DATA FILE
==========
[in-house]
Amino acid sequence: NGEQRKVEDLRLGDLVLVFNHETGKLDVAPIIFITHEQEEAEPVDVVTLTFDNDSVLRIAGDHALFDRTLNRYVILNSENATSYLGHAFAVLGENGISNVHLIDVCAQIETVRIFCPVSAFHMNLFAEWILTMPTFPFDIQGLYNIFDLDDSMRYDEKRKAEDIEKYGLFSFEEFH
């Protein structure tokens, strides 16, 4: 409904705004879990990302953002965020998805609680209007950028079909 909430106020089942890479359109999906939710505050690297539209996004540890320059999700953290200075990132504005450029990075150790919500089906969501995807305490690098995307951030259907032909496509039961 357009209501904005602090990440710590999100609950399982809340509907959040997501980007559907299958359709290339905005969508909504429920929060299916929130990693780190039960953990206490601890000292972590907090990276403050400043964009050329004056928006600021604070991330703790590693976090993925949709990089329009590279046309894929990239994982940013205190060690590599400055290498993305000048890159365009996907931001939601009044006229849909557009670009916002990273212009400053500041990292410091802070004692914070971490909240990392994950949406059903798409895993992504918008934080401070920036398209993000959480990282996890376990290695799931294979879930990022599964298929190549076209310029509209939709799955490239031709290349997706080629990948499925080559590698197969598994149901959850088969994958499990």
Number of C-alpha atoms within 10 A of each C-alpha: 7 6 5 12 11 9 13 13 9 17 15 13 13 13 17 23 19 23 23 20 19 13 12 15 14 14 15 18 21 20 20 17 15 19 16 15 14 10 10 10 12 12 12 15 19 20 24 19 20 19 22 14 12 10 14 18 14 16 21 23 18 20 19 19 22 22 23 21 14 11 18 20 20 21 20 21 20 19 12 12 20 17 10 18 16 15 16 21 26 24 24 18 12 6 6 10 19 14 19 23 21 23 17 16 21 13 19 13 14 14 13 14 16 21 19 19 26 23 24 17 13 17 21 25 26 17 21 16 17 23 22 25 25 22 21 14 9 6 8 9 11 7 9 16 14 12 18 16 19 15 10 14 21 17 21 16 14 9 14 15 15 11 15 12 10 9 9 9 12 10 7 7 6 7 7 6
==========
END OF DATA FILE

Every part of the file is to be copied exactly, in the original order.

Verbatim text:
[in-house]
Amino acid sequence: NGEQRKVEDLRLGDLVLVFNHETGKLDVAPIIFITHEQEEAEPVDVVTLTFDNDSVLRIAGDHALFDRTLNRYVILNSENATSYLGHAFAVLGENGISNVHLIDVCAQIETVRIFCPVSAFHMNLFAEWILTMPTFPFDIQGLYNIFDLDDSMRYDEKRKAEDIEKYGLFSFEEFH
């Protein structure tokens, strides 16, 4: 409904705004879990990302953002965020998805609680209007950028079909 909430106020089942890479359109999906939710505050690297539209996004540890320059999700953290200075990132504005450029990075150790919500089906969501995807305490690098995307951030259907032909496509039961 357009209501904005602090990440710590999100609950399982809340509907959040997501980007559907299958359709290339905005969508909504429920929060299916929130990693780190039960953990206490601890000292972590907090990276403050400043964009050329004056928006600021604070991330703790590693976090993925949709990089329009590279046309894929990239994982940013205190060690590599400055290498993305000048890159365009996907931001939601009044006229849909557009670009916002990273212009400053500041990292410091802070004692914070971490909240990392994950949406059903798409895993992504918008934080401070920036398209993000959480990282996890376990290695799931294979879930990022599964298929190549076209310029509209939709799955490239031709290349997706080629990948499925080559590698197969598994149901959850088969994958499990």
Number of C-alpha atoms within 10 A of each C-alpha: 7 6 5 12 11 9 13 13 9 17 15 13 13 13 17 23 19 23 23 20 19 13 12 15 14 14 15 18 21 20 20 17 15 19 16 15 14 10 10 10 12 12 12 15 19 20 24 19 20 19 22 14 12 10 14 18 14 16 21 23 18 20 19 19 22 22 23 21 14 11 18 20 20 21 20 21 20 19 12 12 20 17 10 18 16 15 16 21 26 24 24 18 12 6 6 10 19 14 19 23 21 23 17 16 21 13 19 13 14 14 13 14 16 21 19 19 26 23 24 17 13 17 21 25 26 17 21 16 17 23 22 25 25 22 21 14 9 6 8 9 11 7 9 16 14 12 18 16 19 15 10 14 21 17 21 16 14 9 14 15 15 11 15 12 10 9 9 9 12 10 7 7 6 7 7 6